PAT  Well, dad had just about as much hair as I've got.

RALPH  Well, Earl got plumb bald, didn't he?

PAT  Yeah.

EARL  And Eldon, Earl's younger boy, he's plumb bald.

PAT  Yeah, he is.

RALPH  Whenever we come up here to Earl's funeral, why, he was bald.

PAT  Well, this girl was out there at the cemetery getting the names of ... and not a one of them lived in the same space.  Raymond was in Germany.  But I figure that after Raymond got out he put that rock up at Earl's space.  But he never did come see me or anything.

RALPH  Well, he came to see us several times in Fort Worth.  When he was at Ft. Sill and well, when Earl died he went to Fort Worth with us and then he caught a bus to El Paso.  And then when he got stationed in Ft. Sill, he came to see us several times.  But then he disappeared and we didn't see him any more.  And people get separated, and they... just like we don't take time to... we're just a hundred miles over here.

PAT  Do you remember Dad?

RALPH  Yes.  I remember, just barely remember him.  That's all.

PAT  Go right in there at look and see his picture.

RALPH  Yeah, I've seen it.  Mom used to have one like that, but I don't know what ever happened to it.  She had it in a circular frame, but I don't know what ever happened to it.

PAT  My nephew out here at Pottsboro has got mother's picture.  It is just like that.  And Jacob, my nephew had this picture and he said "I'm going to give it to you as long as you live, and whenever you die then it comes back to me." and I told him "All right" but Floyd, my nephew out here at Pottsboro has got my mother's picture.  Sade had them both made, you know.  And she lived out there and she let Floyd have her mother's picture and Jack let me have that one.  I never seen Dad with his whiskers off but one time.  And we lived there in Dennison and all.  And he went down to the barbershop one night and had his whiskers all cut off, you know, come back up to the house and knocked on the door and my mother opened the door, stepmother, and all and he said "I'm just kind of lost.  I'm looking around, and I'd like to find a place where I could stay all night."  And she said, "Why, no!.  You can't stay all night here!  We don't have room for you, and you can't stay all night."  And he jollied her a little, you know, and he said "Well, I'm just going to come in and stay anyway." and he opened the door, and when he did ... and she recognized him.  That's the only time I knew him having his whiskers cut.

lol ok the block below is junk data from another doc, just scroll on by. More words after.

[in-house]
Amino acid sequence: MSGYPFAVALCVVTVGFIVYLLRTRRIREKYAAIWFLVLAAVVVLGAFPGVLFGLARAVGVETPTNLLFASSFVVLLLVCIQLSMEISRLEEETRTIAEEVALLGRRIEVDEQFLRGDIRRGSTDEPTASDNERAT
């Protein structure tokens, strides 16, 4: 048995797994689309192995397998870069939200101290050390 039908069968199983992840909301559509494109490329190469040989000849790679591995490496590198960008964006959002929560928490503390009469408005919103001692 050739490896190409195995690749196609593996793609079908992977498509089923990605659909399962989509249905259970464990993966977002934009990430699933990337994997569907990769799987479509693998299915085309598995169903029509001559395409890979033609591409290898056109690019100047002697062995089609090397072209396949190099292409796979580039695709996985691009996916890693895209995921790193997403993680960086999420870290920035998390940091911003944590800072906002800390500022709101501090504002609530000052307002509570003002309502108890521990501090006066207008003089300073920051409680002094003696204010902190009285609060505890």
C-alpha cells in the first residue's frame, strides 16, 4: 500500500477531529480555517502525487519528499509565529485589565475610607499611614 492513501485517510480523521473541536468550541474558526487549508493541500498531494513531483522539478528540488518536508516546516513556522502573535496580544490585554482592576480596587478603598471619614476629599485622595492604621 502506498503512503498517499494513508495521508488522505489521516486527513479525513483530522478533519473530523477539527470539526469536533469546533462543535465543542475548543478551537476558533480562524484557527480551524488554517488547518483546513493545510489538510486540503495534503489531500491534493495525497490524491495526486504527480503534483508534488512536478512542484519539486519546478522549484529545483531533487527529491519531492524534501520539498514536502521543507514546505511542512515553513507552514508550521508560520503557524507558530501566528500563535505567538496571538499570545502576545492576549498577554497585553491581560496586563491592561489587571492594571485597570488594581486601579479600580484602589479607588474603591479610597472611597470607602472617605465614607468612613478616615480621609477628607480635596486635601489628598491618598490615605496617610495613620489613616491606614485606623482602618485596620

RALPH  ...Yeah, because they was always doing something like that.

PAT  Francis, get the little picture up there of _______.

RALPH  I've got a picture at home of grandpa.  It's a postcard picture and it's him out standing feeding chickens.  And he's got his beard, of course.  But its sure getting faded.

PAT  Now that Sade, Chloe, Pearl and myself.  This is Pearl here, that's Sade over there, and Chloe under that tree.

RALPH  That's been quite a while ago, too, hasn't it.  About 25 years ago.

[Francis]: This was taken at ... out at ... when Bootsie lived out there.  We went out, all of us.

RALPH  Pat, do you feel like telling me again about your dad?

PAT  Yeah.

RALPH  About him coming from Tennessee, and I'll get it on here, so I'll be sure and have it.

PAT  I don't know what county or town he come from but I do know that he was born and lived up to about 18 or 20 years old in Tennessee.  His father died and he lived ... him and his mother lived together ... for maybe two years and then she remarried.  And when she did he left home and he come over to Huntsville, Ark. and Uncle Jim Phillips owned quite a little land there, you know.  And he had five boys, four boys.  And he'd taken dad in and just raised him as one of the boys, you know.  And he lived there with them until the war broke out.  Him and mother was going together and they agreed between each other that if he got out of the service and all that they would marry.  And he got out of the service and all and they married.  And then they come to Texas here and come through Dennison when it was just being surveyed off.  And they went on down to Corsicana and went on out east of Corsicana and Uncle Burt bought several acres of land down there, raw land.  And they cut logs and made a log house there.  And then got lumber and made a side room on the north of it.  And they cut that in cultivation.  Some of it was, but some of it was but some timber and they put that in cultivation and dad made one crop down there and they he come back to Dennison.  Uncle Burt stayed on down there and raised his family.  He had a boy and a girl and stayed on down there 'til all of them died and all.  We went down to Uncle Burt's funeral and all.  He was ninety some-odd years old when he died and of course the boy and girl I guess is both dead now and Aunt Mag is dead, you know and I don't know what become of the place.  They probably willed it to somebody or something or another.  But anyway, Dad said they was building this log house and there was a wild bull out down there, you know.  And Uncle Burt was quite a little ways from the house getting something or another, and this here wild bull spied him and made a run at him and all and Dad said he was just bearing.  They didn't have a window in the east end of the log house, and he said that Uncle Burt just barely cleared that window when the bull got there.  He went right through that window.

RALPH  Well, he hit it anyway, didn't he.